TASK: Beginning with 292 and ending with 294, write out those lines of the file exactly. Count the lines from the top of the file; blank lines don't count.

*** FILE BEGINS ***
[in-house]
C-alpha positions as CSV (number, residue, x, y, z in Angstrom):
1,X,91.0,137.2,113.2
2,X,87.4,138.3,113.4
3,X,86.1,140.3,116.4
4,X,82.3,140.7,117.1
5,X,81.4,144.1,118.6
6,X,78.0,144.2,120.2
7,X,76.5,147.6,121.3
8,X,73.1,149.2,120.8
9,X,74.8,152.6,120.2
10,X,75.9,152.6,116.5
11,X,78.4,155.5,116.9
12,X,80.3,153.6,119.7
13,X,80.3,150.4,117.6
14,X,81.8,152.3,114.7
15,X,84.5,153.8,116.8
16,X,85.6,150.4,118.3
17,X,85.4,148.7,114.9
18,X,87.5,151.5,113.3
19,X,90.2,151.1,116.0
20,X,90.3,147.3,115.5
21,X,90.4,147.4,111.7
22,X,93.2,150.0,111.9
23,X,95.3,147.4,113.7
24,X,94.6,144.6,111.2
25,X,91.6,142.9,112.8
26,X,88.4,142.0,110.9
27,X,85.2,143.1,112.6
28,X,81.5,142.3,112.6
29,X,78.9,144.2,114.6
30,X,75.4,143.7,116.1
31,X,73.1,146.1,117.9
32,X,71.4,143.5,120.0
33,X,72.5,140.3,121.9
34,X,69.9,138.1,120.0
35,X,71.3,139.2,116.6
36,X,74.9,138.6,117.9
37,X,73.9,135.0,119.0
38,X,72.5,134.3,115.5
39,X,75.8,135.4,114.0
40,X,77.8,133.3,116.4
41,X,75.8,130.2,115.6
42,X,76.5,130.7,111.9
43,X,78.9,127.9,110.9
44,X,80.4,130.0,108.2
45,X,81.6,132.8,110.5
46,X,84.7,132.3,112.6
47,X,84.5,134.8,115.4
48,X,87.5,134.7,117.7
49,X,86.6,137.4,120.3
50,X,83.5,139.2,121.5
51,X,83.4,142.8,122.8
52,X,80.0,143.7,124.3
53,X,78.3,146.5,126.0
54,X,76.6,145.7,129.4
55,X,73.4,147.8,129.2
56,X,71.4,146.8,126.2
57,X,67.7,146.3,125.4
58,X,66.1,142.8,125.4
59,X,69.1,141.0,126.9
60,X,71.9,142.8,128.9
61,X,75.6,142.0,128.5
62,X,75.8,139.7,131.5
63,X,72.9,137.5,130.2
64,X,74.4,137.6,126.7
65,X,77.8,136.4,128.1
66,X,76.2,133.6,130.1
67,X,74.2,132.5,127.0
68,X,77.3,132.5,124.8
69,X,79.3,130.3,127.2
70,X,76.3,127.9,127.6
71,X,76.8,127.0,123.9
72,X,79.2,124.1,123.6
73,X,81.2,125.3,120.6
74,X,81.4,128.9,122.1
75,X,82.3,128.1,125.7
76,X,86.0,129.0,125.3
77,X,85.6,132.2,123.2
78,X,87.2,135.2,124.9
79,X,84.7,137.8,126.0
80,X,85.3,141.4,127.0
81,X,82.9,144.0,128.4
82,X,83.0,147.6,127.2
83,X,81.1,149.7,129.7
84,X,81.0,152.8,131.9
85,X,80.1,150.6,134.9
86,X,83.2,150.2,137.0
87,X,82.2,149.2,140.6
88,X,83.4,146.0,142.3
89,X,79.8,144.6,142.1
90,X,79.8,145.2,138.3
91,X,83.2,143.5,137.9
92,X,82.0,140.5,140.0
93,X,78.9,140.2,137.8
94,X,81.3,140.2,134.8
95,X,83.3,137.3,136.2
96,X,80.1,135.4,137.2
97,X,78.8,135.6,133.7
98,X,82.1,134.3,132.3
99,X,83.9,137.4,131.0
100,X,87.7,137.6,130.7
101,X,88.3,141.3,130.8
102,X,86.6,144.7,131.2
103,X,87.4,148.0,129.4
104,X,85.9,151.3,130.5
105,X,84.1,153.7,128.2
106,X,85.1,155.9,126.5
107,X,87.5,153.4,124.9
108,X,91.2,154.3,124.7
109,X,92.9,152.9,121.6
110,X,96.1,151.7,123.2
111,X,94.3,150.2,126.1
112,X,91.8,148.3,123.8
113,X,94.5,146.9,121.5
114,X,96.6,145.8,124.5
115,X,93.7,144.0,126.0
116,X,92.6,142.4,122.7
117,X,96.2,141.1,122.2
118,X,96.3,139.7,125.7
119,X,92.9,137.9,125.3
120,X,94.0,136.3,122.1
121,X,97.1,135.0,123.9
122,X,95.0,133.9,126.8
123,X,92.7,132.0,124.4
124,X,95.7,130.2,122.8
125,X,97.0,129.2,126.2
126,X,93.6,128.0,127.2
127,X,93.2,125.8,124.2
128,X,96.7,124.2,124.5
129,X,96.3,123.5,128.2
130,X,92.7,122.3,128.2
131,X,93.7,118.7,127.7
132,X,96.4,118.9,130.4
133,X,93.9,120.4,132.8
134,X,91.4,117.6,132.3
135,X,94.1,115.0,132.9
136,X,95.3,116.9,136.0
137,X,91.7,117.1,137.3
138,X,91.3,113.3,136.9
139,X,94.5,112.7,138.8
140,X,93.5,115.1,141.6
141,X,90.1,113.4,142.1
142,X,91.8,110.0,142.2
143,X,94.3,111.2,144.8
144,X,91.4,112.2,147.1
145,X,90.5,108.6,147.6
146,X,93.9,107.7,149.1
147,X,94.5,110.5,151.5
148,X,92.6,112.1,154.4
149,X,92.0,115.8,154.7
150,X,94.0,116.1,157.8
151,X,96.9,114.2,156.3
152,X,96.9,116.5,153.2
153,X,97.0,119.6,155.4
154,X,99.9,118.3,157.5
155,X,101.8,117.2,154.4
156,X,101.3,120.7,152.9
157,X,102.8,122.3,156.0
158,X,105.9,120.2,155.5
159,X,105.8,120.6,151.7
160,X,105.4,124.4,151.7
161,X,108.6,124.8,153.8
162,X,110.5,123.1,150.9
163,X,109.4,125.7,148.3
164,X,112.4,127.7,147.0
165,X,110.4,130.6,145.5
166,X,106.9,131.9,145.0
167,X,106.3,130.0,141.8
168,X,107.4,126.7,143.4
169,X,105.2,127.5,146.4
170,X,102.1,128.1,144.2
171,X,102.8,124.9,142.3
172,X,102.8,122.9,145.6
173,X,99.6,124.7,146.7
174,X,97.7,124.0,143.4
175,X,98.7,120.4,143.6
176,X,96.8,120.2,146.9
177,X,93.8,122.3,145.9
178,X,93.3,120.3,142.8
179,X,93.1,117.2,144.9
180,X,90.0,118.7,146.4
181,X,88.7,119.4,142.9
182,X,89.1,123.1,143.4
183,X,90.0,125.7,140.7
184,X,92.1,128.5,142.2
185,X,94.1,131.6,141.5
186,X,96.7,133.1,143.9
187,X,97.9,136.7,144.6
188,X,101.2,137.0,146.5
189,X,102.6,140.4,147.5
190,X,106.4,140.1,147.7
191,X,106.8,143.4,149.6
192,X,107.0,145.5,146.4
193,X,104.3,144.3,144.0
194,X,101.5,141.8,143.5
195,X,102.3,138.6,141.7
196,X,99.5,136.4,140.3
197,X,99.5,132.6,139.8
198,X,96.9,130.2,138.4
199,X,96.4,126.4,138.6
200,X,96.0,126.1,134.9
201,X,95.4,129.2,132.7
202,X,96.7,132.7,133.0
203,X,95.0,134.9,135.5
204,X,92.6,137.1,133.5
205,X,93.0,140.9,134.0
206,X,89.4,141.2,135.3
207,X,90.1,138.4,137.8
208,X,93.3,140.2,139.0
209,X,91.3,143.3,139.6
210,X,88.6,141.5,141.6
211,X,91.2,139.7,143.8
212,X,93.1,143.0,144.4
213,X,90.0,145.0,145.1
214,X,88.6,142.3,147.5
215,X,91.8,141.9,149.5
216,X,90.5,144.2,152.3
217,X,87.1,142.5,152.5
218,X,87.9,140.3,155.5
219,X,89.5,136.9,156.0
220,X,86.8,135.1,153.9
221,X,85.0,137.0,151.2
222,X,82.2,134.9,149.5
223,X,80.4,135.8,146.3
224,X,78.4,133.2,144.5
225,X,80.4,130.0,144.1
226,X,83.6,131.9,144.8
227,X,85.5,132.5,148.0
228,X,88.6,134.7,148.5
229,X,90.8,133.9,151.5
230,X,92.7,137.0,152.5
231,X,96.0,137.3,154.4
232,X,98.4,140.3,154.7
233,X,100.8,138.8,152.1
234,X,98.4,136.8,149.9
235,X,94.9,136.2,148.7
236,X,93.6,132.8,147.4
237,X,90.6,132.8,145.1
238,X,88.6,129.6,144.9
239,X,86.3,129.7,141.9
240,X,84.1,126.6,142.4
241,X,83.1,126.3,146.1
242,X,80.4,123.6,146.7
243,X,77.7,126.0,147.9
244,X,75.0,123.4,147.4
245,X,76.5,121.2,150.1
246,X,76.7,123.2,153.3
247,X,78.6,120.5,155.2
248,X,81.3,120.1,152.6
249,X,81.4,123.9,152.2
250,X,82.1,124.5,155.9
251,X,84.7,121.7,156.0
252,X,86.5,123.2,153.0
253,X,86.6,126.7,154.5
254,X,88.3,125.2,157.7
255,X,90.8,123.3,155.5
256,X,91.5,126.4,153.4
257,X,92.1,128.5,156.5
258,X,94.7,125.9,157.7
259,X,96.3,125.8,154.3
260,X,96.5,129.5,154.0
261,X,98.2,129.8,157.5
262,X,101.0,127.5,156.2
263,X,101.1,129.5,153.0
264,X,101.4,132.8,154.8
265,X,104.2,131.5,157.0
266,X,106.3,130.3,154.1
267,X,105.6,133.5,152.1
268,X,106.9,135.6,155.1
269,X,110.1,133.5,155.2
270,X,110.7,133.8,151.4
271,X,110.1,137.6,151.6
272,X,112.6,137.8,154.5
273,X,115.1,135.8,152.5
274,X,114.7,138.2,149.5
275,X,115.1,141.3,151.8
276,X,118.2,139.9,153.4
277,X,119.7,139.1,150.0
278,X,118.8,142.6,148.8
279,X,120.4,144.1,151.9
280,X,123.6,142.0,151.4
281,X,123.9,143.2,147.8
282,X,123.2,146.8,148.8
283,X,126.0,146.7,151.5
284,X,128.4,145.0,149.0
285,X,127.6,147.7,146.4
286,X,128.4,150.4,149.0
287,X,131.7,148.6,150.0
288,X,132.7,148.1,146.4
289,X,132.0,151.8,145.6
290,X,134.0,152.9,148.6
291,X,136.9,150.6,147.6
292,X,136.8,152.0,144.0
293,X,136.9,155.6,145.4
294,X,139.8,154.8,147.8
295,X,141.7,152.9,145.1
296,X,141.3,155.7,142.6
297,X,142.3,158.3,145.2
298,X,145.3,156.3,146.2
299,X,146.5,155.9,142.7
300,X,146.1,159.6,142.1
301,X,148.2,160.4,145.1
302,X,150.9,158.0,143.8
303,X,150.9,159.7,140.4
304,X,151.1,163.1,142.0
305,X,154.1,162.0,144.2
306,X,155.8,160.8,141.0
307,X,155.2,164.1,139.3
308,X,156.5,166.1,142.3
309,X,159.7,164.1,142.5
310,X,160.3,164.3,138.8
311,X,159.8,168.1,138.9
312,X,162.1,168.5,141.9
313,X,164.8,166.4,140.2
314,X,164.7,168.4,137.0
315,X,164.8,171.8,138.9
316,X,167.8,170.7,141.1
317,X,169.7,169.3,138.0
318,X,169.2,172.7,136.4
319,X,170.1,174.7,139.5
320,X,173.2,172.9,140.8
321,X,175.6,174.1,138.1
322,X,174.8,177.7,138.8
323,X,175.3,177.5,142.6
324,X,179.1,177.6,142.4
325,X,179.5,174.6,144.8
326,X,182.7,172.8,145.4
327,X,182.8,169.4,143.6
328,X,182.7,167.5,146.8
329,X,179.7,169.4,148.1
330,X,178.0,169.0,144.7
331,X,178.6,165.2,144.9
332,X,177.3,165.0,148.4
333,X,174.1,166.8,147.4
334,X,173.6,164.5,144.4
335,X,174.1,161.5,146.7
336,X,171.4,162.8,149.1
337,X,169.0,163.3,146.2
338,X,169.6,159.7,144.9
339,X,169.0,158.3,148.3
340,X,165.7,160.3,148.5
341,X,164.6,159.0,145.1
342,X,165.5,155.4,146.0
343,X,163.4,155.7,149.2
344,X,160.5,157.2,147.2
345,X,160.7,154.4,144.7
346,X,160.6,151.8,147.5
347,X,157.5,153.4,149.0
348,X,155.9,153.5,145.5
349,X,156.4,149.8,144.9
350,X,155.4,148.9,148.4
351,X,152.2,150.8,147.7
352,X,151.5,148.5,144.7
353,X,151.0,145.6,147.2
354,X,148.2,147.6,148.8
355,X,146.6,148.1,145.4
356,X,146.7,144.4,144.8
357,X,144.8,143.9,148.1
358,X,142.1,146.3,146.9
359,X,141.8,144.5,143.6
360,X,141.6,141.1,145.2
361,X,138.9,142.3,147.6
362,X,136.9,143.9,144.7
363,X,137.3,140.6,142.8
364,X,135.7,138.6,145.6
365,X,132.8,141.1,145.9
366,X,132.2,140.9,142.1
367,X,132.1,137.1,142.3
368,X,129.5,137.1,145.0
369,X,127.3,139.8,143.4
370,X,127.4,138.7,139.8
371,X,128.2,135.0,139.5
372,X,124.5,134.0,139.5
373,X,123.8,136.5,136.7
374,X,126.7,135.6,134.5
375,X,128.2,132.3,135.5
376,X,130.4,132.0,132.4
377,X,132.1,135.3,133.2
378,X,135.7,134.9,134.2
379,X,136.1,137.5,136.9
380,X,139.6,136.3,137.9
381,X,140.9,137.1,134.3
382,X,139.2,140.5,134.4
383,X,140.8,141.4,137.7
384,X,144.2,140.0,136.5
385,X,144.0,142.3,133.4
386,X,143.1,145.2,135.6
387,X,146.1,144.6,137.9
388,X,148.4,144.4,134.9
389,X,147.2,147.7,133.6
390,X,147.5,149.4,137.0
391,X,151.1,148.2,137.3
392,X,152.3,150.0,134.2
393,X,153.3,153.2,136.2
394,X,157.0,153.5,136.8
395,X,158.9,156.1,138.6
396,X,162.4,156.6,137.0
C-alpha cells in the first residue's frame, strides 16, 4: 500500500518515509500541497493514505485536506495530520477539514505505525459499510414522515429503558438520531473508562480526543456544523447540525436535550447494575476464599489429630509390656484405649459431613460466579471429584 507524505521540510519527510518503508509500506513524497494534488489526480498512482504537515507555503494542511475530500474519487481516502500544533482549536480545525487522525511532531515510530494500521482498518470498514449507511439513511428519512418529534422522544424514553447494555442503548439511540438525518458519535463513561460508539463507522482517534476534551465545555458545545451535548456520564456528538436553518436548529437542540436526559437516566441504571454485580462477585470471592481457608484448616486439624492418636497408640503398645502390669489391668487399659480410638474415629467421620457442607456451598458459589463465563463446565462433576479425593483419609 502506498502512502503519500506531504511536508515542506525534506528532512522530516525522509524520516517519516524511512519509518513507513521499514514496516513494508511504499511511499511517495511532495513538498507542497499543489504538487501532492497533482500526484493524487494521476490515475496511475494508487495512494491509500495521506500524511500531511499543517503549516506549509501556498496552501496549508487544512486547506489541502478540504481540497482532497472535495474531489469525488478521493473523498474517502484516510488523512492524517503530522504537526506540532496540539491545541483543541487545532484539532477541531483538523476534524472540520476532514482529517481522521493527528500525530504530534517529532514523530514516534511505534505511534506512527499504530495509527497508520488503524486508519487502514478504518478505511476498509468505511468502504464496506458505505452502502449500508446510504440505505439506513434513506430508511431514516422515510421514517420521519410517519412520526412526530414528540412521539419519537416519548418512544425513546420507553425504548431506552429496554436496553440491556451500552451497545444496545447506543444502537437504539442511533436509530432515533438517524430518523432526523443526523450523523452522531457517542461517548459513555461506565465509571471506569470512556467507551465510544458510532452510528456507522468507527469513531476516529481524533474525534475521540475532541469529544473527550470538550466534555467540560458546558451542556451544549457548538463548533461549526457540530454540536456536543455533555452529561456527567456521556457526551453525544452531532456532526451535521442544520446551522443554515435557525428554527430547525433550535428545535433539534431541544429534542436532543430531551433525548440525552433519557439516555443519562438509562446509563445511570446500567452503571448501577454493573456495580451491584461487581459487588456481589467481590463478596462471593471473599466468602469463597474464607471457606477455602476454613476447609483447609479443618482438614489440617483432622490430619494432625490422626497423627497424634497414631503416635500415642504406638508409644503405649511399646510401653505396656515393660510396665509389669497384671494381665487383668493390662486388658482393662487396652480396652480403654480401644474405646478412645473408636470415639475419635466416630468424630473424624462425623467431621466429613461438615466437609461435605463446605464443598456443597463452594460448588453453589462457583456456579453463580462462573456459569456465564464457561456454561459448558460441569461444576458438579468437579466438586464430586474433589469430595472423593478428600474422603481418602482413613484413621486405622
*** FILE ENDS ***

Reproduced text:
290,X,134.0,152.9,148.6
291,X,136.9,150.6,147.6
292,X,136.8,152.0,144.0